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|Platform(s)||MS-DOS, Amiga, Atari ST|
|Genre(s)||Adventure game, partially Submarine simulator|
Codename: ICEMAN (pronounced as "Iceman") is a graphical adventure game made with the SCI engine and published by the American computer game company Sierra On-Line in 1989. The lead designer was Jim Walls, who also created several Police Quest games. Mention of a "Codename: PHOENIX" in Sierra promotional material suggests that ICEMAN was meant to be the first part of a Codename series, but disappointing sales ended the would-be franchise after one game.
One of ICEMAN's most notable features is that a large portion of it takes place in a submarine; a portion of the game also requires the player to navigate the sub using an extremely scaled-down model.
The story takes place during a future global oil shortage, when Tunisia is suddenly discovered to possess a surplus of high-grade oil. While the Soviet and U.S. governments try to acquire as much of the oil as they can, Soviet-backed terrorists kidnap a U.S. ambassador in hopes of provoking an international incident.
Naval officer Johnny Westland is informed about the situation during his leave in Tahiti and is called back for the rescue mission. The night before returning to duty, he has a one-night stand with Stacy, a mysterious beautiful woman.
In the Pentagon, Westland is briefed and learns that Stacy is also an agent whom he must meet as soon as he reaches his goal. To reach his target, Westland travels in a nuclear-powered submarine, the USS Blackhawk. After fighting with Soviet vessels, navigating his way through an iceberg field and repairing some malfunctioning devices, he must penetrate the electronic harbor surveillance of Tunisia. A diving vehicle must be maneuvered through sensitive magnetic fields without being detected.
Finally, Westland meets Stacy on the shores of Tunisia. Working together, the agents free the ambassador; Westland is promoted and proposes to Stacy.
Gameplay and technical features
Technologically, ICEMAN is more advanced than Sierra's earlier games. Westland can move in 8 directions instead of 4, the character's sprite goes through several changes of appearance depending on his clothing, and character animations are generally smooth (e.g. the movements while playing dice.)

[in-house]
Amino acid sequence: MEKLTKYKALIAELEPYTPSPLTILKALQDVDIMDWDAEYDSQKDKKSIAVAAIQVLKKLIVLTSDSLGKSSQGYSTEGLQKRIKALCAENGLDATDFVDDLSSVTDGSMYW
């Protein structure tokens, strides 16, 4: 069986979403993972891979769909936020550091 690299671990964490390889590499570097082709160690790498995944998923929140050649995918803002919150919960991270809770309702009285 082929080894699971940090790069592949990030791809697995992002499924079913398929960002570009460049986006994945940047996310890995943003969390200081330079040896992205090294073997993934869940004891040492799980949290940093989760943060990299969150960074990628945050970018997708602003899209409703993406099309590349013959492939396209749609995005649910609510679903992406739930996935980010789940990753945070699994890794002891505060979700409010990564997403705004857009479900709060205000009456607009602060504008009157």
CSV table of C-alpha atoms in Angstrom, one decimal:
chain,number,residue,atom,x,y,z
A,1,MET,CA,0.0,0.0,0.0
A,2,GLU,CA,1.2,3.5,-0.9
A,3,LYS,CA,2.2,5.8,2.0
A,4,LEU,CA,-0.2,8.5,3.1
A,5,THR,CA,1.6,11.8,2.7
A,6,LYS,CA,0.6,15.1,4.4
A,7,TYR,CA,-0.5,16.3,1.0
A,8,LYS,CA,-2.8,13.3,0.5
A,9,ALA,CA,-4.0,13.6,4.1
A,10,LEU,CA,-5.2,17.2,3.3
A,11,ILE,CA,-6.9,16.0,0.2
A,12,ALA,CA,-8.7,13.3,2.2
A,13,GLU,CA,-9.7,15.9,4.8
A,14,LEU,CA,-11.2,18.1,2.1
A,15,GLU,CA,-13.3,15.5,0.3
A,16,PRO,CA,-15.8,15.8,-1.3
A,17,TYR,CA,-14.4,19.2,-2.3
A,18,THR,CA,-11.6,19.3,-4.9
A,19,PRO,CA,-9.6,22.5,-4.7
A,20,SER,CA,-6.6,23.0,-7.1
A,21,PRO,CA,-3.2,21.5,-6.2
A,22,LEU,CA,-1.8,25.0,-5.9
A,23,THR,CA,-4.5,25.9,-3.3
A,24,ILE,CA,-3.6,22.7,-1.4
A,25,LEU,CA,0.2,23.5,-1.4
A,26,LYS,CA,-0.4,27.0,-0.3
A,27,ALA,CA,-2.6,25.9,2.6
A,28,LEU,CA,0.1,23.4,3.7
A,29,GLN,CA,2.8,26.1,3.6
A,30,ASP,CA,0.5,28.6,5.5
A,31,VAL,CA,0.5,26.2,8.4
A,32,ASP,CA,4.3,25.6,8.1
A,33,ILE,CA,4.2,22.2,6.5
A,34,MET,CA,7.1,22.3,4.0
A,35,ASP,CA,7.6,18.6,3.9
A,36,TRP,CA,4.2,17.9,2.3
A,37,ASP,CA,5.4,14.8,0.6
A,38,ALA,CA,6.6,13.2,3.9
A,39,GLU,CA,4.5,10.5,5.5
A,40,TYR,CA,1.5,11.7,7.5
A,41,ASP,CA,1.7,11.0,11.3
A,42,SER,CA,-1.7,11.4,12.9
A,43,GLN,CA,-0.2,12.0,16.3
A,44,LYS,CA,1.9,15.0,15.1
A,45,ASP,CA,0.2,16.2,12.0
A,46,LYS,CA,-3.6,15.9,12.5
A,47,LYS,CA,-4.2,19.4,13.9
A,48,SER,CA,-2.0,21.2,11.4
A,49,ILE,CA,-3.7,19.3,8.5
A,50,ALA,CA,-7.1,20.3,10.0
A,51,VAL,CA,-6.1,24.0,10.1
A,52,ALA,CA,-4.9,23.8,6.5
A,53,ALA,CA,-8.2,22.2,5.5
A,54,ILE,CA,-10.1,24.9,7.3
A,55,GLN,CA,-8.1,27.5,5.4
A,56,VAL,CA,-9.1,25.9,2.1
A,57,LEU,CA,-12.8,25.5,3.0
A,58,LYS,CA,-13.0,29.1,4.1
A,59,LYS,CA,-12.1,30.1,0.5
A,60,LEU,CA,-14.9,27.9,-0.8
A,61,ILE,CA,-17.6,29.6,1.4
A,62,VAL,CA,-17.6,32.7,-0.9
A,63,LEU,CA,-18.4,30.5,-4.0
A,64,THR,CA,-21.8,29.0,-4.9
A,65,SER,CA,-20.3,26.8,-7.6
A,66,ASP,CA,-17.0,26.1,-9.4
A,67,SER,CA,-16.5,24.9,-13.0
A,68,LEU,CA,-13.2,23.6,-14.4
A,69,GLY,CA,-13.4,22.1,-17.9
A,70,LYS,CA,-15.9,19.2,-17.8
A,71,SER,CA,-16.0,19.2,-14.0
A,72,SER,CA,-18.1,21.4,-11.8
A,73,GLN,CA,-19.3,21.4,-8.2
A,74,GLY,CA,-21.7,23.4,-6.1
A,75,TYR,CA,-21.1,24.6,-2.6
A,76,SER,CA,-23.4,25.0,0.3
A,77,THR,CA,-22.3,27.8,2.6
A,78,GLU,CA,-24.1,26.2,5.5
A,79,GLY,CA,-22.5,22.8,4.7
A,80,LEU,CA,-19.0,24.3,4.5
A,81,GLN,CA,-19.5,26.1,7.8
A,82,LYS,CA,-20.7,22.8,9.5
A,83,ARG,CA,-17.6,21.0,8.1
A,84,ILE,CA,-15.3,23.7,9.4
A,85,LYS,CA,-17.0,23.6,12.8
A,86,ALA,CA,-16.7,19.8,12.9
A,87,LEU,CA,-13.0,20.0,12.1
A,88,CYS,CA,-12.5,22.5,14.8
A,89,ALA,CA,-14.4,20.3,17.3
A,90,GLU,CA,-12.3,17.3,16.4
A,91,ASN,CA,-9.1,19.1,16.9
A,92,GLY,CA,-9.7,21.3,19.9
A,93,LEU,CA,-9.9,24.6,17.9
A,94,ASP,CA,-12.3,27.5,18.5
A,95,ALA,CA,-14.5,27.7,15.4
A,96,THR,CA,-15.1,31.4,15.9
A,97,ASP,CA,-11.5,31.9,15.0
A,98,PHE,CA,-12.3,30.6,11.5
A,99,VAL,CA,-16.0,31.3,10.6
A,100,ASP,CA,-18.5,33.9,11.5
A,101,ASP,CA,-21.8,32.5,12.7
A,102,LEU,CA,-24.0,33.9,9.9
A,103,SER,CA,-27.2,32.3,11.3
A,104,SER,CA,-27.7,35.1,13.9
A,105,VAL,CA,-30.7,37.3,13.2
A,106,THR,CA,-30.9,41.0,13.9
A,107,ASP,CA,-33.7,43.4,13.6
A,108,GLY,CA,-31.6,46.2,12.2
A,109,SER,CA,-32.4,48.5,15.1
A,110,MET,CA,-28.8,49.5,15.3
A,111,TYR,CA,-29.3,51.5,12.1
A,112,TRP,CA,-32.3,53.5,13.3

Another innovation allows the player to optionally just stand in front of an object and type LOOK, instead of trying several nouns to match the object. Also, typing LOOK [OBJECT] causes Westland to turn towards the object in question.
On the other hand, the text parser understands only certain syntaxes. For example, while standing next to a ladder the program understands only CLIMB UP, while similar games would also understand GO UP or just CLIMB or UP. The feature of examining items with the right mouse button is implemented only for limited items on the screen. For the rest, the player must type LOOK.
Most puzzles in the game revolve around procedures, be they first aid, military or bureaucratic, that are usually outlined in the manual. Generally, if the player fails to follow a strict procedure (for instance, checking if a guard returned the player's ID card, rather than someone else's), the consequences will not surface until much later in the game. At some points, the game is unwinnable and the player must restore to a previously saved position.
Additionally, some portions of the game depend heavily on random factors, such as the effectiveness of torpedoes in submarine battles. At one point, the player must obtain a bottle from a crewman on the sub, but only if the player can beat him at a dice game. The crewman 'accuses' the player of cheating if the player repeatedly saves and restores in an effort to win at dice (he is allowed to do so only twice).
Computer Gaming World in 1990 liked the simulation sequences, improved parser, art, difficult puzzles, and sound card support, but said that the iceberg sequence became boring. It concluded that fans of Sierra adventures or James Bond would enjoy the game. In a 2007 review, Dante Kleinberg of Adventure Gamers gave ICEMAN 1.5 stars out of 5, citing dead end situations and frustrating simulator sequences. Kleinberg however praised the game's "classic Sierra look and feel."
- Williams, John (1989). "Products for Your Computer" (PDF). InterActive. 2 (2).
- Dante Kleinberg (2007-10-19). "Codename: ICEMAN". Adventure Gamers. Retrieved 2010-01-12. CS1 maint: discouraged parameter (link)
- Chaut, Michael (May 1990). "The Iceman Computeth! / Sierra's "Code-Name: Iceman"". Computer Gaming World. p. 48. Retrieved 16 November 2013. CS1 maint: discouraged parameter (link)